NEWSFLASH! In September I will join The Conversation as its Business and Economy Editor. I have been honoured to work at The Age for the past ten years, originally alongside the legendry Tim Colebatch, and for the past four years as economics editor in my own right.

At The Conversation, my job will be to make the best thinking from Australia's 40 univerisites accessible to the widest possible audience. That means you. From the new year I will also write a weekly column.

On this site are most of the important things I have written for Fairfax and the ABC over the past few decades. I recommend the Search function. The site is a record for you, as well as me.

I'll continue to post great things from The Conversation and other places here, and also on Twitter and Facebook. Enjoy.

Friday, November 28, 2008

What's our form with recessions?

Craig James at CommSec:

"The last recession in Australia was over 17 years ago. The economy contracted over the June and September quarters of 1990, was flat in the December quarter, and then fell over the March and June quarters of 1991. Recovery was patchy for another year before the economy hit its straps in late 1992.

Overall there have been seven ‘technical’ recessions in Australia (two consecutive quarters of contraction) since 1959. Other recessions were June – September 1961, December 1965 – March 1966, December 1971 – March 1972, September – December 1975, September – December 1977 and September 1982 – June 1983.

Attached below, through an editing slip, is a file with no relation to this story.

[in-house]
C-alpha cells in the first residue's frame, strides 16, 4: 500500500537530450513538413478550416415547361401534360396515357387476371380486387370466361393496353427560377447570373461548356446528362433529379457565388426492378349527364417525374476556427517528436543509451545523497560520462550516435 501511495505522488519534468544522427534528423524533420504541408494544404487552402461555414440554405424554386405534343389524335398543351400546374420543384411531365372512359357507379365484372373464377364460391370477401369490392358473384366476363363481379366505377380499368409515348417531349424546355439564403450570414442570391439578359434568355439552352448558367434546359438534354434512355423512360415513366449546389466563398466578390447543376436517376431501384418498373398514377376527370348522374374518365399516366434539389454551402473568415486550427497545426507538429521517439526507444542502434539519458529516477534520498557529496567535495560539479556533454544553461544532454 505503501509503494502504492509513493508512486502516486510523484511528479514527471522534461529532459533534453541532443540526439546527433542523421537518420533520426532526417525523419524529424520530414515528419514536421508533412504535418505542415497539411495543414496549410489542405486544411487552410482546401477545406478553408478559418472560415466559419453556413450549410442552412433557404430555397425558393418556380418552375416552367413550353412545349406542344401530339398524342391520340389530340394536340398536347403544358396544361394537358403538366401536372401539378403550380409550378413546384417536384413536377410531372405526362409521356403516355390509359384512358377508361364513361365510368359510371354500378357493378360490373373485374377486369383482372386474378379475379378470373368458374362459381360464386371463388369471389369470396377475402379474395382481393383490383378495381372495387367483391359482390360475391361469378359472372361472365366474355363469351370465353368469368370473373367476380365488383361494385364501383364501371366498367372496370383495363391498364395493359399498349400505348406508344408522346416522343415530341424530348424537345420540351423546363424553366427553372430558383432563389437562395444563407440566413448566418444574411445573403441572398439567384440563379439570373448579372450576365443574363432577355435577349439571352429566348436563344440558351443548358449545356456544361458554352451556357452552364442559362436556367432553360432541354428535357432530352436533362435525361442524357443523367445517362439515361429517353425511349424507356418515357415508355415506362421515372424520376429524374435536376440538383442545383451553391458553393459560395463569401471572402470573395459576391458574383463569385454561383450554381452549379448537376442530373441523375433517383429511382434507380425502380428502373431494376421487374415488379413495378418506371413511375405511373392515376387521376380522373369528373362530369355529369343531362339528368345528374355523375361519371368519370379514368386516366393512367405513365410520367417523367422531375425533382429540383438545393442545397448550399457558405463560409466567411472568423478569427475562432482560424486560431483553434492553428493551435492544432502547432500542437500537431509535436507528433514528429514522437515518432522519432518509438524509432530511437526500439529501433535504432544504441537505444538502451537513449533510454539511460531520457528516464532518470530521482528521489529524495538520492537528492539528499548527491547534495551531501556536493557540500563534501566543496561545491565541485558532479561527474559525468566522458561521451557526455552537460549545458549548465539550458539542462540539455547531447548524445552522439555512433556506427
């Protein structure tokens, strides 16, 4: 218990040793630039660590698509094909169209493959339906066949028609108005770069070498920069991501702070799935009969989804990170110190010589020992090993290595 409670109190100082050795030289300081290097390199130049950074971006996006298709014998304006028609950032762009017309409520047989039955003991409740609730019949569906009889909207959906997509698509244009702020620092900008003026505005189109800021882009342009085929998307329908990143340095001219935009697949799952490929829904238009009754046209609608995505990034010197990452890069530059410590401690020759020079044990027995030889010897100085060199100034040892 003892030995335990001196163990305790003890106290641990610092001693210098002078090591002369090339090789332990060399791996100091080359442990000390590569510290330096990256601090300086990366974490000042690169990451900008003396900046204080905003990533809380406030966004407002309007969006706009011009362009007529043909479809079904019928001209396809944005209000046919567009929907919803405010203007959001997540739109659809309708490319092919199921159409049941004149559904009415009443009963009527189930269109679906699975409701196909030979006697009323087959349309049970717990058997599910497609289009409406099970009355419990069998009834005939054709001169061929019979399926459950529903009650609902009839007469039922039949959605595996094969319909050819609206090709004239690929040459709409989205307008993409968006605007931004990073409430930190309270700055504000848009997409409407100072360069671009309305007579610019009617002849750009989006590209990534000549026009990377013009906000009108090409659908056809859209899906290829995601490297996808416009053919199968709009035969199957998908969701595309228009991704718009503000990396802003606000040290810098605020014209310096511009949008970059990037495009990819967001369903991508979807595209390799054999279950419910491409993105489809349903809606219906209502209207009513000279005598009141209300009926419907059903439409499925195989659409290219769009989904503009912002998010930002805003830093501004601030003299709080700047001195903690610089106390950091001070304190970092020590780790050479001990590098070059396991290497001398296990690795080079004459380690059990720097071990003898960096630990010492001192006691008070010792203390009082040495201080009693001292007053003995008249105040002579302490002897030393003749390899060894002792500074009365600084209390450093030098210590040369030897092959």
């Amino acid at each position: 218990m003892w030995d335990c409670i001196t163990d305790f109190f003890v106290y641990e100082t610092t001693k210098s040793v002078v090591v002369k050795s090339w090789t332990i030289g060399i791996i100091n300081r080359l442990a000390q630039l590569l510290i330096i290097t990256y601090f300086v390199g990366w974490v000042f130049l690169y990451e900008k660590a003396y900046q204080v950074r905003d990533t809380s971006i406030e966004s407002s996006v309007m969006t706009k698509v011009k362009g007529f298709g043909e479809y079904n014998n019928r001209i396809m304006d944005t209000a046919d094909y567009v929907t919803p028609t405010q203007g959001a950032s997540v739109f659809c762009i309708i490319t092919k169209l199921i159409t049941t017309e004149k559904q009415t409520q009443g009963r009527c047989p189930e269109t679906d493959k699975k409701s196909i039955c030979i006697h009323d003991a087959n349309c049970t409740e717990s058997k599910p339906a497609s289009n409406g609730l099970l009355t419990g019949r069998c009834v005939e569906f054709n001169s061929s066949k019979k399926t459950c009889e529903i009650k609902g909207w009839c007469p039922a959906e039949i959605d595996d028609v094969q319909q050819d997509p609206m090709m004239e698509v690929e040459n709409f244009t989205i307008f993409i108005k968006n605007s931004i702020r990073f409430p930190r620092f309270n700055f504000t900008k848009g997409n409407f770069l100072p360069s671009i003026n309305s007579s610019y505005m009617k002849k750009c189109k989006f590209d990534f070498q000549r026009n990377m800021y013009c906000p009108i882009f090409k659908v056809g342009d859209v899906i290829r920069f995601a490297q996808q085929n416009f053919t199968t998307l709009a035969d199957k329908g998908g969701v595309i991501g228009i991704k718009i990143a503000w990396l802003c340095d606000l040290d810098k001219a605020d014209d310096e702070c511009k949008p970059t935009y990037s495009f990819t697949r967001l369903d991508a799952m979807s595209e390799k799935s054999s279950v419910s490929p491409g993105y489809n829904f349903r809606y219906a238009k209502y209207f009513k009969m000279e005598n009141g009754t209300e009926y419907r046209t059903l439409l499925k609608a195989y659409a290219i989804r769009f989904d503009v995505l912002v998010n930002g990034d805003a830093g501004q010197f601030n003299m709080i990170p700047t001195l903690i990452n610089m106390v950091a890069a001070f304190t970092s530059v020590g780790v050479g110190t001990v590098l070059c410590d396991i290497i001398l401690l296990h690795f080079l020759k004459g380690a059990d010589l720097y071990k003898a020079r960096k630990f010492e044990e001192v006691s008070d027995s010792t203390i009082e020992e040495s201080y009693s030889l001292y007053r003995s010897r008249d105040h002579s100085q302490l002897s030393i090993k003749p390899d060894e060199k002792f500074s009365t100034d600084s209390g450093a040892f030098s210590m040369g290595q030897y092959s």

Interestingly some of these supposed “recessions” didn’t exist at the time – they have appeared through the revision of statistics over time. The years generally regarded as recessionary periods were
1975, 1983 and 1991.

The last major slowdown in Australia occurred in 2000/01. And while the bursting of the technology bubble caused a recession in the US, the main influence on Australia was the introduction of the GST. The introduction of the consumption tax caused a number of timing issues, especially the bringing forward of house purchases and construction, causing a slump after the tax was introduced in July 2000.

The economy did contract by 0.8 per cent in December quarter 2000 but then rebounded smartly. In fact over the past 17 years there have been three occasions where the economy contracted and then subsequently rebounded – so the situations are rare but not unheard of."